U.S. prosecutors are charging eight foreigners and eight overseas businesses for helping to ship thousands of micro chips and other sensitive parts to Iran, in violation of U.S. trade bans. Officials say similar chips were found in improvised explosive devices in Iraq and Afghanistan. VOA's Brian Wagner has this report from Miami.
Prosecutors in Miami say the 16 defendants operated as middle men between buyers in Iran and suppliers or manufacturers of the parts inside the United States. They are accused of lying to suppliers to arrange for shipment of the parts to the United Arab Emirates, Malaysia, Britain, Germany and Singapore, where they were then sent to Iran.
U.S. Attorney in Miami Alex Acosta said the illegal shipments included global positioning systems, a field communicator as well as thousands of micro-controller chips.
"Improvised explosive devices found by our allies in Iraq have the exact same chip with the exact same part number that the defendants are charged with illegally exporting," he said. "According to our indictment, they exported 12,000 of those chips."
Officials say the products are dual-use goods that can be used for civilian purposes as well as military ones, and their export is restricted especially to hostile nations and groups.
As a result of the probe, the Treasury Department named six Iranian military firms to a list of organizations linked to Iran's nuclear and ballistic missile programs. Officials say Iran often seeks to conceal its ties to foreign businesses in an effort to advance military programs in spite of international restrictions.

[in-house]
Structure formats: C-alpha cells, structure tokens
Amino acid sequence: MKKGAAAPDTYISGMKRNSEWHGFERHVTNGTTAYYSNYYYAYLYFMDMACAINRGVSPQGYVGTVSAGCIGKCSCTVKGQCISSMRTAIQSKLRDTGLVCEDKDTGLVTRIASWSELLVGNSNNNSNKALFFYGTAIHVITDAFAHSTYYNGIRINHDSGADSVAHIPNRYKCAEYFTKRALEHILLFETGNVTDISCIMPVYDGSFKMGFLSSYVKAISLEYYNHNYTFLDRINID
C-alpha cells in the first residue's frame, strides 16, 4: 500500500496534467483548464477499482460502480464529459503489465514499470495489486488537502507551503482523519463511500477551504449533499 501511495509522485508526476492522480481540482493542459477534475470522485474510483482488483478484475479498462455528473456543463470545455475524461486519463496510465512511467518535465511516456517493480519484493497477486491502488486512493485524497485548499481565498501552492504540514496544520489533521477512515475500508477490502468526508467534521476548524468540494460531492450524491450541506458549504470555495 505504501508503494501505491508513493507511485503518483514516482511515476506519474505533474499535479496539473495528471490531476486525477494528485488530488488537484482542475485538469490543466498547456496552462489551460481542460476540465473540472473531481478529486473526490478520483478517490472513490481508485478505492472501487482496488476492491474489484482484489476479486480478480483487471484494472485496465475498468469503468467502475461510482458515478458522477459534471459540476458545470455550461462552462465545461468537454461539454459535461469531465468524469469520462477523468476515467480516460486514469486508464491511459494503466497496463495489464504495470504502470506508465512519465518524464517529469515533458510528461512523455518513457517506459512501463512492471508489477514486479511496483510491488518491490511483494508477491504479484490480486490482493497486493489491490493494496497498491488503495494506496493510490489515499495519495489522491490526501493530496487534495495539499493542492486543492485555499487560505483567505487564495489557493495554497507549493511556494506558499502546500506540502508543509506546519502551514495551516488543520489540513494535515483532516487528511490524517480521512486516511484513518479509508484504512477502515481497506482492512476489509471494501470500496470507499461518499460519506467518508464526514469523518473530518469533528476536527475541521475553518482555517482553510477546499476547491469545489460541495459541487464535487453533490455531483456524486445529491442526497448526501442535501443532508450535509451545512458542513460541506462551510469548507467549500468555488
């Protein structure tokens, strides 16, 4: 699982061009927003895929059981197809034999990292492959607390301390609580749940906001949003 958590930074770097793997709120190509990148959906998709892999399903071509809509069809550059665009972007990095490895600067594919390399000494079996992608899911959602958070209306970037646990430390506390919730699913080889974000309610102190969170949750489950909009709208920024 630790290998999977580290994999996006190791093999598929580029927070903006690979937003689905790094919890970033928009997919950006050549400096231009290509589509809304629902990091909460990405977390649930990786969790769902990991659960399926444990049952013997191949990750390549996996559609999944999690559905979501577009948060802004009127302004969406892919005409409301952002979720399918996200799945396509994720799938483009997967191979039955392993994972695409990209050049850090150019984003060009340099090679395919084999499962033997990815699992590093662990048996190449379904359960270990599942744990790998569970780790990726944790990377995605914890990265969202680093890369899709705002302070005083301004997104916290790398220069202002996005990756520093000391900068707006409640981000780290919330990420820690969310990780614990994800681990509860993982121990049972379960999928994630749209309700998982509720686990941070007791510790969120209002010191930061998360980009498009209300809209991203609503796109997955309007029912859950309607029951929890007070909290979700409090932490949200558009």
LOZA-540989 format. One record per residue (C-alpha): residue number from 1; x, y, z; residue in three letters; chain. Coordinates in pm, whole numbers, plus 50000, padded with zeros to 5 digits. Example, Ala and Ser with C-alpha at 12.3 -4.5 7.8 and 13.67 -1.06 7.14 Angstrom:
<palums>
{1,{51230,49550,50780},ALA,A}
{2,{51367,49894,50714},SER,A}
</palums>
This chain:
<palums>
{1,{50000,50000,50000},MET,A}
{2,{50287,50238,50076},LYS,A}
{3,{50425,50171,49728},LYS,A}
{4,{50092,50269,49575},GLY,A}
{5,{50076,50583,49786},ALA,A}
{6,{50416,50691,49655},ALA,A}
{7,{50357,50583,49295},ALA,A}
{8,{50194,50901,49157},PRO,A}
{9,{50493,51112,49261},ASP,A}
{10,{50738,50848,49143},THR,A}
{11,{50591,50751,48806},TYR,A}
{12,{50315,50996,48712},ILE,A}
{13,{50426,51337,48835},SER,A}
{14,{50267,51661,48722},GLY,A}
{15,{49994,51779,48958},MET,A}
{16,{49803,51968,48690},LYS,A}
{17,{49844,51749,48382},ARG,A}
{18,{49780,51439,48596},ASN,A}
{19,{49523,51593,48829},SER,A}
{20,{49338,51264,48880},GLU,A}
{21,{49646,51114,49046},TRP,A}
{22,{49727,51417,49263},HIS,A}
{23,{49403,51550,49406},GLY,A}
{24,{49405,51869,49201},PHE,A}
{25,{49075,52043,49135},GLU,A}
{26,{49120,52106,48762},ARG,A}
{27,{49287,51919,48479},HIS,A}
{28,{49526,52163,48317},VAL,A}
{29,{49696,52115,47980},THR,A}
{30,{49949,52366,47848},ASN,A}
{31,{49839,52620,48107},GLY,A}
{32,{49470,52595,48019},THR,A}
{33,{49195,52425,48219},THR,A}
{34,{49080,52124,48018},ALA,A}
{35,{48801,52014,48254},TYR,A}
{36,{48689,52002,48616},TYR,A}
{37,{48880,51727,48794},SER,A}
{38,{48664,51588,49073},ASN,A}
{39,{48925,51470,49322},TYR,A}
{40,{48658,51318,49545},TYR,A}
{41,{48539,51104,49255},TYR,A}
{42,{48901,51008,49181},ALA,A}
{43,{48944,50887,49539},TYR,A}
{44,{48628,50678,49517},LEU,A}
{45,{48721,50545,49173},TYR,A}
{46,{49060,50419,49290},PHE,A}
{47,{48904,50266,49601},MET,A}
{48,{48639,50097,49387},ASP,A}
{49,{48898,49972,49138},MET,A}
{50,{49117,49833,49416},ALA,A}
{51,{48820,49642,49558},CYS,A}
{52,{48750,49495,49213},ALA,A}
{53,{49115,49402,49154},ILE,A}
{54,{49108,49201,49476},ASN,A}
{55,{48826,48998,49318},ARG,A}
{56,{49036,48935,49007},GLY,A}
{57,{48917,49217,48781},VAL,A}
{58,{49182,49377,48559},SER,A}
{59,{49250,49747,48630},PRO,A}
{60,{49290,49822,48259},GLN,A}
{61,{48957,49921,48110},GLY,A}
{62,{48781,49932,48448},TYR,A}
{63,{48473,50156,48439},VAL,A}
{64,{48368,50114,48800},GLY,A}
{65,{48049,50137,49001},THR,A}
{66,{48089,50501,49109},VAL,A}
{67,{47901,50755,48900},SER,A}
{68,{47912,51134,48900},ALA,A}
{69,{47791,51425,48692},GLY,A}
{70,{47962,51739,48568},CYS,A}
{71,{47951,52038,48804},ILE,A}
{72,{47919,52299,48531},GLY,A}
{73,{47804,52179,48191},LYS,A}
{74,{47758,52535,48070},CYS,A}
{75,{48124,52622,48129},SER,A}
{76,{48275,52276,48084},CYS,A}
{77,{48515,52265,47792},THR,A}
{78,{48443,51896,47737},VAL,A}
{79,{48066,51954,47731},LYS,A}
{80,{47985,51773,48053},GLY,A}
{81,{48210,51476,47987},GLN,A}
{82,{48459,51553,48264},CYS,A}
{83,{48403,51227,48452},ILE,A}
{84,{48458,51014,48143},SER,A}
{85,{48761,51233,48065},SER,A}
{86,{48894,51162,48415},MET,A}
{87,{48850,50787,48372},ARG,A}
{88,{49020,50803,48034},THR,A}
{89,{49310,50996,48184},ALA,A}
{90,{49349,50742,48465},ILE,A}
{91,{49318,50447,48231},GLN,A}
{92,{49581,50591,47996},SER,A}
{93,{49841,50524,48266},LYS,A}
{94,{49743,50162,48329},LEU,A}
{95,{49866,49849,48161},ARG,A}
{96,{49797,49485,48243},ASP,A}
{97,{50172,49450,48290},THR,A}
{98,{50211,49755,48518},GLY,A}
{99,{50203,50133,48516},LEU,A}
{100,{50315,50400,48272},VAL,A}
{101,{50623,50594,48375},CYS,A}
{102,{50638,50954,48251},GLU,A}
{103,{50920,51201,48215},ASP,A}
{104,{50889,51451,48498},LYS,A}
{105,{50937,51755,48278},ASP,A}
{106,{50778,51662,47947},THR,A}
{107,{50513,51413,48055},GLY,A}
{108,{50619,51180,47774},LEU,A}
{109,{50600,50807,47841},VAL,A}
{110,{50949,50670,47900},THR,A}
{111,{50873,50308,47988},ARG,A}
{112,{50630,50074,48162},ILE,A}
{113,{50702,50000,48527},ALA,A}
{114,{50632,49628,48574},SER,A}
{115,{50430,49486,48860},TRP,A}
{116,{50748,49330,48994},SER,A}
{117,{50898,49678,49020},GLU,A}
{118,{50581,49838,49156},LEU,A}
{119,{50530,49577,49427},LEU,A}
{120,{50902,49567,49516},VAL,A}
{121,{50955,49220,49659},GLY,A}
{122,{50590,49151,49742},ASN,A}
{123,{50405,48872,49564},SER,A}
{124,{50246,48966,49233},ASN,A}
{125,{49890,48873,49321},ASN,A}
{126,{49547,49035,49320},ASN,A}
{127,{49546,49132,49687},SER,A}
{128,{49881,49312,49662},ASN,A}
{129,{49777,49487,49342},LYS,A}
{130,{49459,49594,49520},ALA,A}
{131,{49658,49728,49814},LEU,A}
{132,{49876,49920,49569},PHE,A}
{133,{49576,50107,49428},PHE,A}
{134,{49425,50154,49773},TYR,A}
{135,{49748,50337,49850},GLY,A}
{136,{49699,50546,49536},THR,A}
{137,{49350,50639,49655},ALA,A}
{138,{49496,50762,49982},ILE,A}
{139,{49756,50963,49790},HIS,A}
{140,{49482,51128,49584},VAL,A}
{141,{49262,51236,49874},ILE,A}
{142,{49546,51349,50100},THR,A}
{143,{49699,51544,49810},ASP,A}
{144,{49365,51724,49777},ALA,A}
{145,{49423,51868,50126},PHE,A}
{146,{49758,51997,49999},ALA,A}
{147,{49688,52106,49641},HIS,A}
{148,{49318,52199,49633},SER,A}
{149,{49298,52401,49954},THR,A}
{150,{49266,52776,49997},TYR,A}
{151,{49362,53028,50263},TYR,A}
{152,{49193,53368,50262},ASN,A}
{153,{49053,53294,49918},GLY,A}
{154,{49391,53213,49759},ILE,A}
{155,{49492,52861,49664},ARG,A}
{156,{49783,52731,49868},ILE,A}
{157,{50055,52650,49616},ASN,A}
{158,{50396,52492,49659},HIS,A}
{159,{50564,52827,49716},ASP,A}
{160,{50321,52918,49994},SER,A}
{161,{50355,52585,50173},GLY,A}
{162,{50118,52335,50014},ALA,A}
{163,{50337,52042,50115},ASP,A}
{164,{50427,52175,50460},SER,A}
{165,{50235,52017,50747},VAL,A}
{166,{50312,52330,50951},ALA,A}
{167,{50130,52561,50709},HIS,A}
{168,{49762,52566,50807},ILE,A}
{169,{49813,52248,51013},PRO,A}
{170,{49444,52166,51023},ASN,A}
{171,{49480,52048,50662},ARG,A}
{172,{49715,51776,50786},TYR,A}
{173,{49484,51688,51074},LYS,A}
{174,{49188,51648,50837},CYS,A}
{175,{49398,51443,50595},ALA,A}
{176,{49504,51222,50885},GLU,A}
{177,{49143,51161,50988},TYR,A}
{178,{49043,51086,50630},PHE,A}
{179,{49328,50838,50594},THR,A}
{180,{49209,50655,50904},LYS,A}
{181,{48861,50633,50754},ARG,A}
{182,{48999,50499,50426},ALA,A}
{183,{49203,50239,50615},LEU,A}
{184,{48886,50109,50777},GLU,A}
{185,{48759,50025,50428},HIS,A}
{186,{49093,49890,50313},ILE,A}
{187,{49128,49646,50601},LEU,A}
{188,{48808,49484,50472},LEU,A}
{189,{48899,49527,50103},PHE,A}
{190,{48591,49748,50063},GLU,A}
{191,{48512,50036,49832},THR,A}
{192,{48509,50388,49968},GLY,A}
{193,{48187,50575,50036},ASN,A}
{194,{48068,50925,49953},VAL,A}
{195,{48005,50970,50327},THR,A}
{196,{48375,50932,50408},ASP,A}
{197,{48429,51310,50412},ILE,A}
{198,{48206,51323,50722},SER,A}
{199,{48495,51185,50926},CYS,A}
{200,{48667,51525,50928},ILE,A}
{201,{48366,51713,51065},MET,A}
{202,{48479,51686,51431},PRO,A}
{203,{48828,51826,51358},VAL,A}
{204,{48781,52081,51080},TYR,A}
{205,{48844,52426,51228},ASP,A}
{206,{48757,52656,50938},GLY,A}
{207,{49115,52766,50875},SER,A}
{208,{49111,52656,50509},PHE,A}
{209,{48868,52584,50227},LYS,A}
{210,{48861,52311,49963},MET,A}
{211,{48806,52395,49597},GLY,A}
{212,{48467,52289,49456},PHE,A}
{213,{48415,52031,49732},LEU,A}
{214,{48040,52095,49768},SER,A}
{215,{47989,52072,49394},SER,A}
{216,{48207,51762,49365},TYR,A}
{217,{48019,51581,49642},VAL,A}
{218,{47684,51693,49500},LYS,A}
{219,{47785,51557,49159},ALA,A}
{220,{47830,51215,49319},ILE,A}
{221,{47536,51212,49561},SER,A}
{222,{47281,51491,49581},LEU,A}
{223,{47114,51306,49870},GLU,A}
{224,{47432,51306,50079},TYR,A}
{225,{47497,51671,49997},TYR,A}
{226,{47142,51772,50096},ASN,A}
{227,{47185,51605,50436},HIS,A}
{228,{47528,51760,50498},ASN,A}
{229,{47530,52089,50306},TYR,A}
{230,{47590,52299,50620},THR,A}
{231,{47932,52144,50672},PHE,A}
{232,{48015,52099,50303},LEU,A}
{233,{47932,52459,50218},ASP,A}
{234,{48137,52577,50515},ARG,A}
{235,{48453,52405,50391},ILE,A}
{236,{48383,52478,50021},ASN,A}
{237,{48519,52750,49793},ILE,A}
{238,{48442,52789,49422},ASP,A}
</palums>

Adam Szubin, director of the Office of Foreign Assets Control says the Treasury listing aims to shut off foreign funding and trade with the firms.
"The six companies fall under Iran's military industrial complex. So they are in some ways act as companies, but they are certainly state-owned and controlled," he said.
At the same time, the Commerce Department announced sanctions on 76 other foreign entities linked to the investigation, for engaging in banned trade deals contrary to U.S. national security.
Under Secretary of Commerce Mario Mancuso said the restrictions on sensitive exports to Iran are crucial to discouraging the nation's weapons programs.
"Iran is a malign and lethal influence in the region. It is fastidious in its willingness and ability to cause mischief in the region and around the world. And it is a challenge we take very seriously," he said.
So far no arrests have been made in the case. Officials say they are seeking extradition of the eight individuals, many of whom are Iranian nationals operating in other countries, such as Germany, Malaysia or Dubai. If convicted, the defendants could face a maximum of 30 years in prison and $1 million in fines.